One of the main obstacles to replacing AA or 9v Alkaline batteries with rechargeables has been how quickly they discharge.  It was difficult to keep a stock of batteries available for use without having to constantly charge them.  In the past few years, however, several manufacturers have made batteries that feature a low self-discharge rate.  That means that if you charge them and then put them in a drawer or case for a year, they will still have a reasonable percentage of their total capacity available (75-90%).  Their total capacities are still lower than disposables, but the cost savings and environmental benefit add to the appeal and make rechargeables a more viable option in media production.  There is currently a wider selection of AA batteries available and there’s a good review of the options here.  Several manufacturers, including Rayovac, PowerEx, and Tenergy, also make low self-discharge 9 volt batteries.

High-end/low-end tools

On the high end, big-time cinematographer Roger Deakins appears to be embracing digital cinema.  There’s a good summary here of comments he has made on his forum about film vs. digital and shooting with the Arri Alexa.  He seems to be saying that he won’t be shooting film in the future, but at the same time dismissing the binary film vs. digital comparison and adding here that “a camera is just a camera.”  While it is clearly significant that such a well-respected cinematographer has taken this step, it’s also not surprising, as he was the first to use the Digital Intermediate on the entirety of a major motion picture in O Brother, Where Art Thou?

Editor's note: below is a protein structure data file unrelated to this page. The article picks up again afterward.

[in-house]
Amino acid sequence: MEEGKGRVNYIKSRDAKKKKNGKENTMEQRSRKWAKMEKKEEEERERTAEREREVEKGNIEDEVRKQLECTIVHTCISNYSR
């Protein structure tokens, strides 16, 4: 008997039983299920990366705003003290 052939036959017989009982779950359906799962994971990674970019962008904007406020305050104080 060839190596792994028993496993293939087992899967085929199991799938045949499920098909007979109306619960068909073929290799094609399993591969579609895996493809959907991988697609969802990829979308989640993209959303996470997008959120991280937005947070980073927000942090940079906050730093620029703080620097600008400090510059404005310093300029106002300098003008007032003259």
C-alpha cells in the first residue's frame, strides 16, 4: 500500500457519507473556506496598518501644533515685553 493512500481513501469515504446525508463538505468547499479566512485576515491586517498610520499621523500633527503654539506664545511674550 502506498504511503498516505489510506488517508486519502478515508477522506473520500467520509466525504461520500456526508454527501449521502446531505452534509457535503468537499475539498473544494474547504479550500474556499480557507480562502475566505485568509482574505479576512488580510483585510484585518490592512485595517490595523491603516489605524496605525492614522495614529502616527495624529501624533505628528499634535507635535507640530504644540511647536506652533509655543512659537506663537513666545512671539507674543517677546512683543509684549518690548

Another significant step in high-end digital cinema was recently announced in Sony’s release of the F65—a digital cinema camera in their CineAlta line that shoots an 8k image.  They’re conservatively calling it “Beyond 4k,” because it’s currently meant to capture an oversampled image from which you derive 4k, 2k, and HD images.  They also make the storage and exhibition system, so you could, theoretically, stay Sony from shoot to theater.  There’s a video on Sony’s site where Curtis Clark, ASC extolls the virtues of the F65.  Note the extensive use of the camera on a Steadicam, both walking and riding on a dolly.

That’s all well and good for Hollywood, but what about those of us without millions of dollars to spend?


Atomos Ninja

Obviously, the DSLR “revolution” fits that niche to some extent, but potentially more important than any low-end camera advance is the recent advances in camera-connected capture technology.  I have only a vague memory of the betamax system on the left, but we may be headed towards something similar.  Using the HDMI out from a wide variety of recent cameras, from DSLRs to prosumer video cameras like Canon’s VIXIA line, to the latest removable-lens large-sensor cameras, you can now get past the limitation of heavy compression to fit video on CF or SD cards.   The answer is a new crop of external video recorders like the Atomos Ninja and the AJA KiPro mini.  Both record using 4:2:2 chroma subsampling to your choice of ProRes formats (HQ, 422, Lt).  What does this mean?  Less compression all around and a file that fits neatly into a Final Cut Pro-based post-production workflow.  The Ninja is controlled via a touchscreen that doubles as a monitor and saves files onto any 2.5″ (laptop-size) hard drive you feed it.  The KiPro Mini doesn’t have a monitor, but it appears to be a bit more physically robust.  It also includes two analog XLR audio inputs and records to Compact Flash cards.